Paul Ginsborg. Italy and its Discontents: Family, Civil Society, State, 1980-2001. New York: Palgrave Macmillan, 2003. xv + 520 pp. $35.00 (cloth), ISBN 978-1-4039-6152-5.
Reviewed by Stanislao G. Pugliese (Hofstra University)
Published on H-Italy (March, 2003)
New Old Europe
New Old Europe
When Paul Ginsborg's History of Contemporary Italy, 1943-1988 first appeared more than a decade ago, scholars of Italian history recognized it as the best work of its kind. They were struck by its breadth and humane vision. Yet the book left its readers with a profound sadness. Ginsborg seemed to catalog a whole series of possible turning points in postwar Italy where the country had failed to turn.
Now Ginsborg, a professor of contemporary European history at the University of Florence, has completed the long-awaited sequel. It is, if anything, even more detailed and comprehensive but no more optimistic than the earlier work. Italy and Its Discontents will dishearten those who cherish the ideals of civic society first evoked by republican Rome.
The last two decades, Ginsborg argues, have effected as radical a transformation of Italy as the "economic miracle" of the late 1950s and '60s. Anyone who has spent an extended period of time there can attest to this transformation. Italy now has the lowest birth rate in the world and--north of Rome--one of the highest standards of living. What is most remarkable is its transition from a country of poor, agrarian communities to a wealthy, urban, industrial--and now postindustrial--society. As the subtitle indicates, Ginsborg portrays this transformation through a wide-ranging study of the institutions of family, civil society, and the state, often presenting surprising conclusions.
To his credit, Ginsborg shuns easy interpretations. The defects of Italian society--its rampant consumerism; its bureaucratic inefficiency; its stunted and atrophied public institutions; the persistent poverty of the Mezzogiorno; the collusion between a corrupt and complacent political class and organized crime--all these he sees as the result of a complex relationship between the individual and the state, with the family acting as intermediary.
Ginsborg's two main focuses are the family and television. Although Italy may have the lowest birth rate in the world, it is still "the family which provides metaphors and role models for society and the state." And if the family has been changing, with parents becoming more indulgent, consumption has been radically altered by the advent of television--which, in turn, affects the family. Ginsborg arrives at the inescapable conclusion that the insatiable desire to consume that is at the heart of commercial television has wreaked havoc on Italian society. Add to this the fact that most commercial television in Italy is in the hands of a private individual who also happens to be the prime minister, and the repercussions for the country have been dismal indeed.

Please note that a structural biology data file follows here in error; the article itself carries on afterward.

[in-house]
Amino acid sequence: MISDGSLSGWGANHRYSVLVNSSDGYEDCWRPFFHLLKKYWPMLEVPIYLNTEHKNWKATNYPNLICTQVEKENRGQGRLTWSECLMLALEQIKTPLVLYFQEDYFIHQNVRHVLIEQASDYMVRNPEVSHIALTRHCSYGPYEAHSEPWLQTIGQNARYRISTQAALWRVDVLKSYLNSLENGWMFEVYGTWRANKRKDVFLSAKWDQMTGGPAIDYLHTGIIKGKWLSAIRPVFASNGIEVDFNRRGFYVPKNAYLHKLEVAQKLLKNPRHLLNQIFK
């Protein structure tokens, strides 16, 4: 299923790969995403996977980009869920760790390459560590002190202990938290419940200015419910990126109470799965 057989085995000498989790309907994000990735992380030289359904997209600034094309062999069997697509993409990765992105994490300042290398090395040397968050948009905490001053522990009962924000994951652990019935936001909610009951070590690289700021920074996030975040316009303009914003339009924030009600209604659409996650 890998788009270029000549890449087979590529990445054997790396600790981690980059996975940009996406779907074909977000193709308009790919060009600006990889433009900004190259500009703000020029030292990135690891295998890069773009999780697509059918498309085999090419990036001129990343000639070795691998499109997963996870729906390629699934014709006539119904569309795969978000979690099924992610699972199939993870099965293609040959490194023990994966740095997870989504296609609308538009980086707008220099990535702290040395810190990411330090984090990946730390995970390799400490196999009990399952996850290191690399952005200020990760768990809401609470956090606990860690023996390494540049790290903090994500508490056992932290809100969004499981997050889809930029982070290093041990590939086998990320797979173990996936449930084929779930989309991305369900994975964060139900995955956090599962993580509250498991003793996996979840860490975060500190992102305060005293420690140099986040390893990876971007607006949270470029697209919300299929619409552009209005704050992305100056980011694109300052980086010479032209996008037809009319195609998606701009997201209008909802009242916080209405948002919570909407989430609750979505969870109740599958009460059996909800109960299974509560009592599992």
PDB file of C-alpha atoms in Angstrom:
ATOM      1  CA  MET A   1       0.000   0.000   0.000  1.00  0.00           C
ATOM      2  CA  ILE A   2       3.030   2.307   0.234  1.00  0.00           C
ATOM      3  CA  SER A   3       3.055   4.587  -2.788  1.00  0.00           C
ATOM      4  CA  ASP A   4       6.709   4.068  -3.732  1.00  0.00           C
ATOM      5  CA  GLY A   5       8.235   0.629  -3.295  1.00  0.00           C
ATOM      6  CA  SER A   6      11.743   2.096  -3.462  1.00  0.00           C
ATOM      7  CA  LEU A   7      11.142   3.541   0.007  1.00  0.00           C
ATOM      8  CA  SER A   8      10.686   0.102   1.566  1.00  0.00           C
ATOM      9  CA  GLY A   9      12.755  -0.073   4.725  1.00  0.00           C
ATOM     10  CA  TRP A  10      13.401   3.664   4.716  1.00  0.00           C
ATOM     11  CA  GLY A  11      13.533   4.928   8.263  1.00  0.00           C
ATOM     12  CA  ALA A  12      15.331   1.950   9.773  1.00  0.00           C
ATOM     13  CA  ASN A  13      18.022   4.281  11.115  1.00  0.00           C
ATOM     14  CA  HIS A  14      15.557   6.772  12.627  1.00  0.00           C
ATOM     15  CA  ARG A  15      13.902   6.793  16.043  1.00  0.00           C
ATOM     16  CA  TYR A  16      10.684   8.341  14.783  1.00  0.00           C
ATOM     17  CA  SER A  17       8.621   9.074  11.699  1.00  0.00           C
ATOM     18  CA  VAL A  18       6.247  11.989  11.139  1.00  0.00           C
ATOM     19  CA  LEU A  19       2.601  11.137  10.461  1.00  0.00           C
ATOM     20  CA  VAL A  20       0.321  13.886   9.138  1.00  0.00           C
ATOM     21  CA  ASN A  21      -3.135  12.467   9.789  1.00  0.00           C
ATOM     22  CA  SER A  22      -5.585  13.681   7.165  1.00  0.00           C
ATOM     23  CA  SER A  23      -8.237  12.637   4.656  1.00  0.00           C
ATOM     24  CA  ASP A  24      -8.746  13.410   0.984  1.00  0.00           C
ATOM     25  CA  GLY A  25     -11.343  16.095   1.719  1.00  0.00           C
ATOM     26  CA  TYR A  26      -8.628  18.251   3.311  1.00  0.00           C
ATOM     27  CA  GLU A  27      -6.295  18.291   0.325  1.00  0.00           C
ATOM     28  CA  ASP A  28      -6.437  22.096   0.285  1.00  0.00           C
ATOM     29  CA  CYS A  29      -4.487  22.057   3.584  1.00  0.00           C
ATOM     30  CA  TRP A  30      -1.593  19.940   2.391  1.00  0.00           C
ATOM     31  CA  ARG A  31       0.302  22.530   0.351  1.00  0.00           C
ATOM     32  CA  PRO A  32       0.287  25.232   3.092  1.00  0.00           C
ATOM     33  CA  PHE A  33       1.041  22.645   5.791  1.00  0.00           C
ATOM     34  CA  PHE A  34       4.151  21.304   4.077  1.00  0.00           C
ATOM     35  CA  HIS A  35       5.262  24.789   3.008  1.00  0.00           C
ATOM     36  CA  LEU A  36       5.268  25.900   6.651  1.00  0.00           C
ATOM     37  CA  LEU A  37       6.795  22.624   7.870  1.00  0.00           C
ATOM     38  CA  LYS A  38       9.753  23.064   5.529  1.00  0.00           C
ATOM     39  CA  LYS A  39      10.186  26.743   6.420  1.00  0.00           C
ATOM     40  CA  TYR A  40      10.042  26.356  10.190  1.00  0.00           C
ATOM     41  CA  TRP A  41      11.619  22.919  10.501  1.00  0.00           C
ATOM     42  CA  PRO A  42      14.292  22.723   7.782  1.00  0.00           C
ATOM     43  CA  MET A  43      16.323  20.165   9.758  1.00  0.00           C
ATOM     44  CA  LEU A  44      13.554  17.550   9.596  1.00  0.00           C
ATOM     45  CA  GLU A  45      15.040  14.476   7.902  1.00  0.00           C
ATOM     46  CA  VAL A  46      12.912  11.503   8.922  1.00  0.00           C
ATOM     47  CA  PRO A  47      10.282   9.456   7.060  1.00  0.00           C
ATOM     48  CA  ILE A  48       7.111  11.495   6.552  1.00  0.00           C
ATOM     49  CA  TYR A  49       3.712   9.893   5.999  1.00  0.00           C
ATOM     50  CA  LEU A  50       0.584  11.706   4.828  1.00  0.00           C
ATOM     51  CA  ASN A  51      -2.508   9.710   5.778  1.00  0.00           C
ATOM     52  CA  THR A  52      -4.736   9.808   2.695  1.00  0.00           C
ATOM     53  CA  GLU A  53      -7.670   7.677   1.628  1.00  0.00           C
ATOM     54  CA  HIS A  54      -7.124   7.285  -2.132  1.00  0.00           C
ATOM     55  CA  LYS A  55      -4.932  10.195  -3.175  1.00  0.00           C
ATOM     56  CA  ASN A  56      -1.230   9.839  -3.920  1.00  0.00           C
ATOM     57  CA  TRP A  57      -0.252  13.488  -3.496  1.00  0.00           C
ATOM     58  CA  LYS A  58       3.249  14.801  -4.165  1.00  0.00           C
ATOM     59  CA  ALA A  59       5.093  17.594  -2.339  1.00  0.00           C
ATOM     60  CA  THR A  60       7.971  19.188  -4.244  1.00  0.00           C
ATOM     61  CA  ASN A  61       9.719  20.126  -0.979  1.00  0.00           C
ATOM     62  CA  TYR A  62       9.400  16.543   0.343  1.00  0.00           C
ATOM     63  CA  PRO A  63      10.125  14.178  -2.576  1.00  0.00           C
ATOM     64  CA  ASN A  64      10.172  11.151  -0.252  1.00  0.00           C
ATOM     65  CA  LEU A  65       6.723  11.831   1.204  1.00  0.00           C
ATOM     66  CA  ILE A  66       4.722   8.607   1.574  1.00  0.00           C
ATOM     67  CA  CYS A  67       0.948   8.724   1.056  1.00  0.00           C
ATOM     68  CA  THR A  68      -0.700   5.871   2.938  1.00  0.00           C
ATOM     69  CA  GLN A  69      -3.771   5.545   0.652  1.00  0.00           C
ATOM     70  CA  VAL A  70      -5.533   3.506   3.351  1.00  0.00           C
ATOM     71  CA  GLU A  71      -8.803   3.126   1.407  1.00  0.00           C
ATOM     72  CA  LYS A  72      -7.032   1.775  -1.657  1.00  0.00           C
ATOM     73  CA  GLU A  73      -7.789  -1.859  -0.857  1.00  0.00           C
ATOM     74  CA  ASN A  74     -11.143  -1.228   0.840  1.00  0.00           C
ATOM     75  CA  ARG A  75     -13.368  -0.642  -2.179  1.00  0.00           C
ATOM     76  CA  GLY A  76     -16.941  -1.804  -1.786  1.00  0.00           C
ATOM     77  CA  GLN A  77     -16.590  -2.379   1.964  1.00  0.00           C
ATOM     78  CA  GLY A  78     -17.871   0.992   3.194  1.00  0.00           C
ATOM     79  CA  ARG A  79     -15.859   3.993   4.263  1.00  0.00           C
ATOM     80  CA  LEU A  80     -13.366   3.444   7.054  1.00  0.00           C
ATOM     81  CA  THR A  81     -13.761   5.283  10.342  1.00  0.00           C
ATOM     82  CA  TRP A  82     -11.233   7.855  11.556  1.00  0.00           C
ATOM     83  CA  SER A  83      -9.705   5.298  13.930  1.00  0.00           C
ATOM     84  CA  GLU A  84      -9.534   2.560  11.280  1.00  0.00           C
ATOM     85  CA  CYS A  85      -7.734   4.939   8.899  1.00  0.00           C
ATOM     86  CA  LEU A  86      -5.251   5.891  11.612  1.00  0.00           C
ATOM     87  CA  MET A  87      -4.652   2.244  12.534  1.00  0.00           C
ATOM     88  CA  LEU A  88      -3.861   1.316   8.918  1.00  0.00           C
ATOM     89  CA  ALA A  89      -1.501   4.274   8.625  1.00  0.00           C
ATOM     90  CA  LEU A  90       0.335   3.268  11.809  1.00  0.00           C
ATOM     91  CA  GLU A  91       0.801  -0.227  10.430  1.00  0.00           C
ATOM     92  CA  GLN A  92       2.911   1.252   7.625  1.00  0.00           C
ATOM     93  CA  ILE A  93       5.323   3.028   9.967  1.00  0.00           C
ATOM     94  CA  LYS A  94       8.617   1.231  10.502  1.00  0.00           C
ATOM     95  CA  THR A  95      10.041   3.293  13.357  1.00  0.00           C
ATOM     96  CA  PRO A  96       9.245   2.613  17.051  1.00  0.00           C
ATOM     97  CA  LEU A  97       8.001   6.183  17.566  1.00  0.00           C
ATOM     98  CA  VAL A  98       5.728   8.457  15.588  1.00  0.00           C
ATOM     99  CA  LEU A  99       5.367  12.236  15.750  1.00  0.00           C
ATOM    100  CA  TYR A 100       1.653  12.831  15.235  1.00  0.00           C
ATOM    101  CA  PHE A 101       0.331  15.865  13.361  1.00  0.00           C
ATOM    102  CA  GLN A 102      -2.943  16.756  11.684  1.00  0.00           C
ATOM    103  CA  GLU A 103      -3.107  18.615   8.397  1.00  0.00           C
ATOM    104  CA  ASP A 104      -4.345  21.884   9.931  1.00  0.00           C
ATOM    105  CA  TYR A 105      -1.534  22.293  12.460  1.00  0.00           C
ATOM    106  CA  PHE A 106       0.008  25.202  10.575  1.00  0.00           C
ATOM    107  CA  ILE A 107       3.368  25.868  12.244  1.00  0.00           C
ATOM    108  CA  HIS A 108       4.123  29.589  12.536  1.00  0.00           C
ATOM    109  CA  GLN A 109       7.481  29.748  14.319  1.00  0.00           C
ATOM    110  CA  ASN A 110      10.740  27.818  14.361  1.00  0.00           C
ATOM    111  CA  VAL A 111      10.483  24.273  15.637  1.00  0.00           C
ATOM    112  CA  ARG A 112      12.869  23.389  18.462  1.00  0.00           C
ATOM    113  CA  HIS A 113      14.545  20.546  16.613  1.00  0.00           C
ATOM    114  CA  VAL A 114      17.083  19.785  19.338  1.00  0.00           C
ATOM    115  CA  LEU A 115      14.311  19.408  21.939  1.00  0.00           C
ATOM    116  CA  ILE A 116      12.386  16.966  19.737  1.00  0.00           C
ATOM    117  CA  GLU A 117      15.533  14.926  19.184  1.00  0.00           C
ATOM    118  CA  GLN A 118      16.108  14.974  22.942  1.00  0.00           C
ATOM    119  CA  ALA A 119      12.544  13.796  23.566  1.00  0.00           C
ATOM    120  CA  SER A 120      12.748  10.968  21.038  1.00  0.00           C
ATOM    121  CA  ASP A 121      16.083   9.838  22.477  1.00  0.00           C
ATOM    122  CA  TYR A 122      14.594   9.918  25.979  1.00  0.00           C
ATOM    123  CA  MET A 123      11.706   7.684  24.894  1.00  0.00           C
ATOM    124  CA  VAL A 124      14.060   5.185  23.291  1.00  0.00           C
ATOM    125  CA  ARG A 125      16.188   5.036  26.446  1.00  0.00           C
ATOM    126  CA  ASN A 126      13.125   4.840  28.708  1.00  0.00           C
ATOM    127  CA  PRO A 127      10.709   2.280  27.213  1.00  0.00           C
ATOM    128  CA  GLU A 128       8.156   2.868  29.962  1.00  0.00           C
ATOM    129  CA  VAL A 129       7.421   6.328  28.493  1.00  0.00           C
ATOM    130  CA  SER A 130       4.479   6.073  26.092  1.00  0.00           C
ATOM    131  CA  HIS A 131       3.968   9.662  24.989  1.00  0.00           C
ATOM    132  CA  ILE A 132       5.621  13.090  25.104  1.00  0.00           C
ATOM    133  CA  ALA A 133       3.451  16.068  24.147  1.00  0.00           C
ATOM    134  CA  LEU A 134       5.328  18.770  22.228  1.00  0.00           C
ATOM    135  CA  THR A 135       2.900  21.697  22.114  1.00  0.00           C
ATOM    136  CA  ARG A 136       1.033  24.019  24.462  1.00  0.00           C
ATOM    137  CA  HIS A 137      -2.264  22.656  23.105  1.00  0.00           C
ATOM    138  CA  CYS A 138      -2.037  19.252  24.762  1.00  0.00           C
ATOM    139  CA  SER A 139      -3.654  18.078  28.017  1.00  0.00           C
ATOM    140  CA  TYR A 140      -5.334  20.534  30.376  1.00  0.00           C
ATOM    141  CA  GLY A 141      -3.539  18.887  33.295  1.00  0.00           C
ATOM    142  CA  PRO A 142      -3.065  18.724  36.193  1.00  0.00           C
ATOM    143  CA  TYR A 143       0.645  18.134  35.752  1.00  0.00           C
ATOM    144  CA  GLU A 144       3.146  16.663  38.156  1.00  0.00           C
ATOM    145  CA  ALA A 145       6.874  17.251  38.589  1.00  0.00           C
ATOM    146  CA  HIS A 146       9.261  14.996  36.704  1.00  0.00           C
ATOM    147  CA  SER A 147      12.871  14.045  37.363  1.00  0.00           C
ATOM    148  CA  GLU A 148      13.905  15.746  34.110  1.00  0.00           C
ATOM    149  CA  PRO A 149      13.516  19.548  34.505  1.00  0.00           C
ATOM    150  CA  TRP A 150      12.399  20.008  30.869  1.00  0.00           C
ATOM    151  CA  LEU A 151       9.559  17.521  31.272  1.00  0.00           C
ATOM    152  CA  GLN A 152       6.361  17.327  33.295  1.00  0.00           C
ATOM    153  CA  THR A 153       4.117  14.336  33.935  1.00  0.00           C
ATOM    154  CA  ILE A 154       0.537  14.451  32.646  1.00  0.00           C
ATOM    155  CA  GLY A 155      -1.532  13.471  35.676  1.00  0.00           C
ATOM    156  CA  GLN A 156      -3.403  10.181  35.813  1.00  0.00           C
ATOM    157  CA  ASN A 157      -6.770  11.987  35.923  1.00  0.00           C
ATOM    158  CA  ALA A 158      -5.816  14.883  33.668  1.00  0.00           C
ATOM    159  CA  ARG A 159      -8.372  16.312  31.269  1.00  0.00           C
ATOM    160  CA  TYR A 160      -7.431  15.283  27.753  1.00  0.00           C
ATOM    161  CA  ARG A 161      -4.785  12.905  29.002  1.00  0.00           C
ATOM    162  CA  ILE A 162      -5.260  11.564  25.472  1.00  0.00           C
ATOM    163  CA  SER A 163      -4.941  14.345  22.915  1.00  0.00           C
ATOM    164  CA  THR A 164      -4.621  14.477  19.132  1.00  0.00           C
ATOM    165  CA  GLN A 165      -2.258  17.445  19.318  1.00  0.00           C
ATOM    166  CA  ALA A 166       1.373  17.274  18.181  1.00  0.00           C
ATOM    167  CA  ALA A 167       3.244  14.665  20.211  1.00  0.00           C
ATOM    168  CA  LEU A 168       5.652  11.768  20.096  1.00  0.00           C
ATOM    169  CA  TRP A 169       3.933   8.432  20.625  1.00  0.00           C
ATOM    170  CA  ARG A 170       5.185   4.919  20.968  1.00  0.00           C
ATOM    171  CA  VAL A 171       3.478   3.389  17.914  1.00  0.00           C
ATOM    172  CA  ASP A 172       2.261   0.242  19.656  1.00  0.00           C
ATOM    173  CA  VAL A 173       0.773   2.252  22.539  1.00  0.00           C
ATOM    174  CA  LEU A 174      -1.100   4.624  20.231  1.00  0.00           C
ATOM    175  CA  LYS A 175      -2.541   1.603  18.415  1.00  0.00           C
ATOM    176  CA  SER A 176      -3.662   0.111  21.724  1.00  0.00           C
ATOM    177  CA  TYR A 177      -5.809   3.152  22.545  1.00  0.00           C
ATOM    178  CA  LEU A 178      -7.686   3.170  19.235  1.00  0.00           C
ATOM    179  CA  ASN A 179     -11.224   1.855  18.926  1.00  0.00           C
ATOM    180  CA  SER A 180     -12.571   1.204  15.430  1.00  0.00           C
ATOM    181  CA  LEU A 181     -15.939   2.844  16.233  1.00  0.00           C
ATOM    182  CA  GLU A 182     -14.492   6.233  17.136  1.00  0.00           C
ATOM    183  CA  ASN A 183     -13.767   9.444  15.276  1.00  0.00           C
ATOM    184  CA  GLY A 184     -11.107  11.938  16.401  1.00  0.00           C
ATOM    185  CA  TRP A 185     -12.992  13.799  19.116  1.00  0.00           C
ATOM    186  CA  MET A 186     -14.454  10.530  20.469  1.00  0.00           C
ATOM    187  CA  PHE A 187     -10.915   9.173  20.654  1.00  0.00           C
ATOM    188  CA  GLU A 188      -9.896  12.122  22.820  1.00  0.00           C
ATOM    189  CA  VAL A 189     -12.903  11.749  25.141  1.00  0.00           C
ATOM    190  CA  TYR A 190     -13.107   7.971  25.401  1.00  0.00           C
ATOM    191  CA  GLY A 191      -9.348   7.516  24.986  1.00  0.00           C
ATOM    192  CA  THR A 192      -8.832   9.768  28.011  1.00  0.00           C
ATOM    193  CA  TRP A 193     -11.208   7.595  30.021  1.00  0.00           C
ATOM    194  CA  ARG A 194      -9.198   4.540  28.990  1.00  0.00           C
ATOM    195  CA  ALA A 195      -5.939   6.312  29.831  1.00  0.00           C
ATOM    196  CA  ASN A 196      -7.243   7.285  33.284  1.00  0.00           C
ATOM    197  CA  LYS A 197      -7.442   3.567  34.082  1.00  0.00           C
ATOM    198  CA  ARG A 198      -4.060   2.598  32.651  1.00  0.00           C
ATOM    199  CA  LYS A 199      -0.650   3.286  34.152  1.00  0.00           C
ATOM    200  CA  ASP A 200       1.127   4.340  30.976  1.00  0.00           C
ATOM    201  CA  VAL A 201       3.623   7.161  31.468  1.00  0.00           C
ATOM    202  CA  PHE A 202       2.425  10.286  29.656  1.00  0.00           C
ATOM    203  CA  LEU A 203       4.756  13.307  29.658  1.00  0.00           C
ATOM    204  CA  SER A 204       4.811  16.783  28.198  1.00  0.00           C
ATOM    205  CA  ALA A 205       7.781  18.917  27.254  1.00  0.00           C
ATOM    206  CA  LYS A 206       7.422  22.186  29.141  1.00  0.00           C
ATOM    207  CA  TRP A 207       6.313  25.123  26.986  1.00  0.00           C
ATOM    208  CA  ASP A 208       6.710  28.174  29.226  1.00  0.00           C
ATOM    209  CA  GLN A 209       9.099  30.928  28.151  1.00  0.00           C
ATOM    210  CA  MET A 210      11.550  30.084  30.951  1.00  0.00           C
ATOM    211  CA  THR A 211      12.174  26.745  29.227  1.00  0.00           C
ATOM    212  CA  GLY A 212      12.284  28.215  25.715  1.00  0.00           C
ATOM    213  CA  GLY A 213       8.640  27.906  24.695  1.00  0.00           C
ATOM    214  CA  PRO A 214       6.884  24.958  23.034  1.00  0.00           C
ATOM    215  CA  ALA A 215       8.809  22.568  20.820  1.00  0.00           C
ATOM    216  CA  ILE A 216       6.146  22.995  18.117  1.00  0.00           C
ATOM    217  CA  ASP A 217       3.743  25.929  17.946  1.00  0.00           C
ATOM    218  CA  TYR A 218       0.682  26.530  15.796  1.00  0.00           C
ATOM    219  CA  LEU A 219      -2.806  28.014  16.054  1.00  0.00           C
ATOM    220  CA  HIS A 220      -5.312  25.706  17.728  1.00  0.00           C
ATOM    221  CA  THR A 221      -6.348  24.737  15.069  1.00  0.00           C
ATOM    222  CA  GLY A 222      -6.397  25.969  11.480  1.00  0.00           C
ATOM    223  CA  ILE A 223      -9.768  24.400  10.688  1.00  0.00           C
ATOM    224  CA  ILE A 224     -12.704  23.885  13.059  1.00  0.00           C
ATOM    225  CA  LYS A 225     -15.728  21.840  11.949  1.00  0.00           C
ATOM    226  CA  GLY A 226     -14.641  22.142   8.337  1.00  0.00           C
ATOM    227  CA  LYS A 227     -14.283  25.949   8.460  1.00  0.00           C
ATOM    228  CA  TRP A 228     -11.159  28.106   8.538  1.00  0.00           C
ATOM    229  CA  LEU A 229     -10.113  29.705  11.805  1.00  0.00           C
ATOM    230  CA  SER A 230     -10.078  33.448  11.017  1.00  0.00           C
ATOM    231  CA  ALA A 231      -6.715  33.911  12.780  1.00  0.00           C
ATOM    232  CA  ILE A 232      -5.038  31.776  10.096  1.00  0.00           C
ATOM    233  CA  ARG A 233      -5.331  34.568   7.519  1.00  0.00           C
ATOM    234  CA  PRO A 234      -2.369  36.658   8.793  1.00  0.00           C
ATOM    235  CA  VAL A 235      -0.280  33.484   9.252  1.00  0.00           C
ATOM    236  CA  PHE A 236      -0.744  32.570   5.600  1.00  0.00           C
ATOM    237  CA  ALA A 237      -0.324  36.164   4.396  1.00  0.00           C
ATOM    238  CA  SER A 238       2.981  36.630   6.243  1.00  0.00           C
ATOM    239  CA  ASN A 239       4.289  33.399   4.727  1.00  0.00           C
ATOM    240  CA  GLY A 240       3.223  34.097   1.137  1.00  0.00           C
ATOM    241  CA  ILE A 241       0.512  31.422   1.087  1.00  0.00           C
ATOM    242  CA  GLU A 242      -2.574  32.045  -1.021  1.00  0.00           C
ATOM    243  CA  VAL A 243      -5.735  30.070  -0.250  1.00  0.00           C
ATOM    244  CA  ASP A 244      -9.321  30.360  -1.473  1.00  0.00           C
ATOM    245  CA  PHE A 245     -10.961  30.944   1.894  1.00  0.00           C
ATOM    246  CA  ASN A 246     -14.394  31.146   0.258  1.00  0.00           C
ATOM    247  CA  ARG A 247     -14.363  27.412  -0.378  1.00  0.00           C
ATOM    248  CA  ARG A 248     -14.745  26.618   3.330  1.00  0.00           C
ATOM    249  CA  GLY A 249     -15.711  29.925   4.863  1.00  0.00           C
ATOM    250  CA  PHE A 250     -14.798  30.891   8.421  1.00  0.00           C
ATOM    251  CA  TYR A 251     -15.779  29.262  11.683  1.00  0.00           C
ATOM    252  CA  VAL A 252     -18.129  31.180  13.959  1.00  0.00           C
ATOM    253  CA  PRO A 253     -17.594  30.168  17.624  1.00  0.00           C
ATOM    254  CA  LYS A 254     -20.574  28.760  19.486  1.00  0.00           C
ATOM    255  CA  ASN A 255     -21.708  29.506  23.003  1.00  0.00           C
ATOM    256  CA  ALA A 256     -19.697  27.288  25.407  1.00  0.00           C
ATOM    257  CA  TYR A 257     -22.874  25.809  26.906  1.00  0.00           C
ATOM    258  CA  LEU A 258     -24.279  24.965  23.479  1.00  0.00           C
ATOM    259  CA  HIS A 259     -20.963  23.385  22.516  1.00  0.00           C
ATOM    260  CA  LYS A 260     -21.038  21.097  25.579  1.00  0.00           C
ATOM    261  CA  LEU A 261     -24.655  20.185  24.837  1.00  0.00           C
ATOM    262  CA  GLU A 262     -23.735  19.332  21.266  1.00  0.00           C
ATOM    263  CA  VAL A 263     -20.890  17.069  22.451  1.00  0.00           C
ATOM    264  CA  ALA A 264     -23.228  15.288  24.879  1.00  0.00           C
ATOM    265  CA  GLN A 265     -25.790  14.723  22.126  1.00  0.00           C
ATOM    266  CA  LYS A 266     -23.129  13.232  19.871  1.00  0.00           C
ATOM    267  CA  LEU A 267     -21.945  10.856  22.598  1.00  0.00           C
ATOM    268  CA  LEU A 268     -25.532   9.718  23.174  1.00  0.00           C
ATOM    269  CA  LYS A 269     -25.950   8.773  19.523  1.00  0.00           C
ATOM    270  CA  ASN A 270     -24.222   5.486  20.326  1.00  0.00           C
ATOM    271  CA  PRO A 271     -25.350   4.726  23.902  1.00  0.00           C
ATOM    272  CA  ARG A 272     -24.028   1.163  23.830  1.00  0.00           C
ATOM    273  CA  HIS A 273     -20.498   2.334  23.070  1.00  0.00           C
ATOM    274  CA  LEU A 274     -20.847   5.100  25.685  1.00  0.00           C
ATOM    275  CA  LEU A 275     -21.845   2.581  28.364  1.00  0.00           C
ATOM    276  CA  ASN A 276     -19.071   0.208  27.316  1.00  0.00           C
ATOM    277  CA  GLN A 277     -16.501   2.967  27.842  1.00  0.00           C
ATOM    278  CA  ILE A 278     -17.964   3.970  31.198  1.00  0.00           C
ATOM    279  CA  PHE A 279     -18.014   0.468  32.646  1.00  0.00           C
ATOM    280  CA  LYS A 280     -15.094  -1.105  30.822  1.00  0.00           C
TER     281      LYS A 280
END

Ginsborg traces the fundamental problems confronting Italians today through the prism of the family: immigration and a rising tide of racism; the transformation of class and gender roles; political favoritism and corruption. In this bleak landscape there are only a few bright spots, like the anti-Mafia fervor that followed the assassinations of the magistrates Giovanni Falcone and Paolo Borsellino in 1992.
Still, the reality may be worse than even Ginsborg allows. While he only briefly examines the kickback scandals of the 1990s and the murky relationship between Giulio Andreotti, seven times Italy's prime minister, and the Mafia, knowledgeable Italians will insist that these are not aberrations but business as usual.
Ginsborg does the Italians a service by refusing to lay the myriad problems of postwar society on a corrupt and incompetent political class. Instead, by arguing that the citizens, both as individuals and as members of families, must bear responsibility for constructing a decent society, he grants them an autonomy and responsibility that have too often been denied them. Complex and fertile with "thick description," Italy and Its Discontents radiates the paradoxes and ironies that abound in a troubled country.
If there is additional discussion of this review, you may access it through the list discussion logs at: http://h-net.msu.edu/cgi-bin/logbrowse.pl.
Stanislao G. Pugliese. Review of Ginsborg, Paul, Italy and its Discontents: Family, Civil Society, State, 1980-2001.
H-Italy, H-Net Reviews.
Copyright © 2003 by H-Net, all rights reserved. H-Net permits the redistribution and reprinting of this work for nonprofit, educational purposes, with full and accurate attribution to the author, web location, date of publication, originating list, and H-Net: Humanities & Social Sciences Online. For any other proposed use, contact the Reviews editorial staff at email@example.com.